NBN Making Measures to Lessen Wireless Congestion
Reports said the National Broadband Network (NBN) is now making an effort in lessening traffic for users with a wireless connection. But, will this become effective with all the projects the networking giant is juggling?
According to a report by ZDNet, the government-owned internet provider has made changes to its rule pertaining to network traffic. The NBN has now amended the Network Design Rules and has provided a copy for the Australian Competition and Consumer Commission (ACCC). ZDNet reported the changes were an increase of maximum bandwidth, which is from 900Mbps to 4Gbps, and a capping on maximum connected premises, which was changed to 56. The NBN will also allocate up to 24 wireless serving area modules connected to a FAN for large wireless serving areas.
“The planned maximum number of connected premises in a sector has typically been 110 premises but is now moving towards 56 premises in each sector, driving the need for additional sectors to support capacity demand (this may vary depending on the exact positions and radio conditions of the served premises),” according to the document.
“The maximum bandwidth planned for the microwave hub site back to a FAN [fibre access node] site has been 900Mbps, but is now moving to 4Gbps to support capacity growth, allowing for the aggregation of up to eight eNodeBs [base stations], with a maximum of 2,640 end users.”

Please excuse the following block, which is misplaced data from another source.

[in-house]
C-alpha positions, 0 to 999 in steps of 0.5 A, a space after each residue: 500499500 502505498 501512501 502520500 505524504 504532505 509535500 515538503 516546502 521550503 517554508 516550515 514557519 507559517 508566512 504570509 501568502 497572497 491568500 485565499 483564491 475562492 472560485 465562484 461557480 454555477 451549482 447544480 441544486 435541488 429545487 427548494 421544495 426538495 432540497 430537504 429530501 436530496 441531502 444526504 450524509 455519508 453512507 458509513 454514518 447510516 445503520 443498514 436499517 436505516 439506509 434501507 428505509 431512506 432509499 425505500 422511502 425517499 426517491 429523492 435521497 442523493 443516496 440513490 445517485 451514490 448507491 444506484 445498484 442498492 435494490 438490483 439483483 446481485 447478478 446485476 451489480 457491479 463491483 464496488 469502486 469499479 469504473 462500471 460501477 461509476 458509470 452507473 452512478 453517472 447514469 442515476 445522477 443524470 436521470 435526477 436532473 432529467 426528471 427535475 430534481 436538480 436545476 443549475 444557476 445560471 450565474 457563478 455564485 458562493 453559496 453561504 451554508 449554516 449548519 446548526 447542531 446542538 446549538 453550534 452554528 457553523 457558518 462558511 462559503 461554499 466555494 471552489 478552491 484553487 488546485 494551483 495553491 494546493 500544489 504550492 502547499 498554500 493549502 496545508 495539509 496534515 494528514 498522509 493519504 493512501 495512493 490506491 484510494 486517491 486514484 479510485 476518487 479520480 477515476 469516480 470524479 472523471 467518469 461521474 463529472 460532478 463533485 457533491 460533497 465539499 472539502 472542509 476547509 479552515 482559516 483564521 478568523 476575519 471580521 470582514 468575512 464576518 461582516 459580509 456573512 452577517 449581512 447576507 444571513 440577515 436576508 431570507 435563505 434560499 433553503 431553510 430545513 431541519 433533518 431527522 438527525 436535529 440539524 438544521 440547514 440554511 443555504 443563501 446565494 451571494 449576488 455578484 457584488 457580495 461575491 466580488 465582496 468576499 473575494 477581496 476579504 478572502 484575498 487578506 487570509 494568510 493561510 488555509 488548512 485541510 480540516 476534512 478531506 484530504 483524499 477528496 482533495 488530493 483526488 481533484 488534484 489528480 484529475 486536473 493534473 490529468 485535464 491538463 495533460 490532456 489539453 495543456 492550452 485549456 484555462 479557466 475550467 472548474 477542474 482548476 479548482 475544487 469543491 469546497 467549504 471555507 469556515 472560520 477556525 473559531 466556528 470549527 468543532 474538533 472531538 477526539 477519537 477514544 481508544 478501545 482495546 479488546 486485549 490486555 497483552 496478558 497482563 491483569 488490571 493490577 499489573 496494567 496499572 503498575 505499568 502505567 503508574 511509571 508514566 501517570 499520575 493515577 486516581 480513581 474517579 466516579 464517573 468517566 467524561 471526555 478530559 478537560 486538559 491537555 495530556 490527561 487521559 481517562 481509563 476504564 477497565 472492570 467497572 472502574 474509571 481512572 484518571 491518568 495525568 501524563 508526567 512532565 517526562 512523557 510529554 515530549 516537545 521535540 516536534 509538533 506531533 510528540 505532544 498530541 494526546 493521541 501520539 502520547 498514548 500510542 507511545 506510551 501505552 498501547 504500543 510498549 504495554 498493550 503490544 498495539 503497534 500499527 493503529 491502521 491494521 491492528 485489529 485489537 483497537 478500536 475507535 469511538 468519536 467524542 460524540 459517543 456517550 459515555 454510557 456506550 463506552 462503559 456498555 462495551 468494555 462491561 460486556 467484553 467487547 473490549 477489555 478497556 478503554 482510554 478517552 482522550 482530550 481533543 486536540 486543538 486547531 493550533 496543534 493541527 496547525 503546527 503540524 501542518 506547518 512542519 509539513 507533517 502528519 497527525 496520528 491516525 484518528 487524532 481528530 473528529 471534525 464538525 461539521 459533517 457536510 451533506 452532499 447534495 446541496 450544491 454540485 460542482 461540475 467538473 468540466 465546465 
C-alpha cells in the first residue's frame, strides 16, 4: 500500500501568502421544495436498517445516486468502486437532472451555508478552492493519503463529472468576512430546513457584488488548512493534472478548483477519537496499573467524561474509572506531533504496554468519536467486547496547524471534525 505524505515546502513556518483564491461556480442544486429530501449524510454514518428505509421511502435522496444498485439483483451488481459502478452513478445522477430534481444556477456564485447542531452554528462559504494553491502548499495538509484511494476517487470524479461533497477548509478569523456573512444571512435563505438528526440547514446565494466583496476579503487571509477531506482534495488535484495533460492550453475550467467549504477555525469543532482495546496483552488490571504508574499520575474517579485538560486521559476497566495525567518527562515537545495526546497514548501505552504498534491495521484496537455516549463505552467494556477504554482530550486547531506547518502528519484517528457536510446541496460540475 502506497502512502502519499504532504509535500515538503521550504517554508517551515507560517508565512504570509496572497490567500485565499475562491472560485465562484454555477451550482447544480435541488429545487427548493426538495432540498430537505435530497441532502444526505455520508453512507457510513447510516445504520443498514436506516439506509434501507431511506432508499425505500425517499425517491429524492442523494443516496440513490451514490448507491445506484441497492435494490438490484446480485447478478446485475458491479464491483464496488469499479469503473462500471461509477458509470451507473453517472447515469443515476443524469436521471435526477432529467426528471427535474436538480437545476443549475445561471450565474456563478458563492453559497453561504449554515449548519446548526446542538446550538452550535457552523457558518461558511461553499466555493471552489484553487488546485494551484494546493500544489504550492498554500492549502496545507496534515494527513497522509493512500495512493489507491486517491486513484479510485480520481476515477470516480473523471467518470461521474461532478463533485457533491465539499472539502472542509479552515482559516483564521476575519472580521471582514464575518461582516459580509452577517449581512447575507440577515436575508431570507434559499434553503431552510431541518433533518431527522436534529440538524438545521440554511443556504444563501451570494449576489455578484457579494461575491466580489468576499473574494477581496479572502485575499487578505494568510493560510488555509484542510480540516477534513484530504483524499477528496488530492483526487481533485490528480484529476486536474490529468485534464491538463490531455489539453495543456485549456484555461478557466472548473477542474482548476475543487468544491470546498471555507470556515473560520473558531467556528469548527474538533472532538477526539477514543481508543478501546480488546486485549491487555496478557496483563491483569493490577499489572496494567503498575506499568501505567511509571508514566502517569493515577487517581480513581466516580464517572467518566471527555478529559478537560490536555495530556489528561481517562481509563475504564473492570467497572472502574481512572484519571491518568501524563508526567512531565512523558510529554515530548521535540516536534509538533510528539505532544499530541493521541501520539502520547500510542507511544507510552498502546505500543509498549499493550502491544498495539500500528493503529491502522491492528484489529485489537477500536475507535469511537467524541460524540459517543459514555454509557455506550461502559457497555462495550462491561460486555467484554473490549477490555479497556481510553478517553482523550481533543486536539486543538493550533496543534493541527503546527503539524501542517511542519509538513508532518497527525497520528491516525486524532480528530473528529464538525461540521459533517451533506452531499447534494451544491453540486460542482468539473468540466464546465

However, criticisms seem to be never-ending for the NBN network CEO Bill Morrow. Last month, he was criticised when he presented the idea of implementing a Fair Use Policy, which will target “extreme” or “super” users. This new policy will put a cap on download allowances of these users.
“Our average consumption across the NBN network is just under 200 gigabytes per month, and when you look at the fixed-wireless network it’s substantially less than that, so these aren’t as heavy of users; however, in the fixed-wireless there’s a large portion that are using terabytes of data,” the CEO explained as quoted on ZDNet.
“One of the things that we’re evaluating … [is] a form of Fair Use policy to say we would groom these extreme users … the grooming could be that during the busy period of the day, when these heavy users are impacting the majority, that they actually get throttled back to where they are taking down whatever everybody else is taking down, and during the non-congested or busy periods, they’re free to go for as much data as they want to pull down.”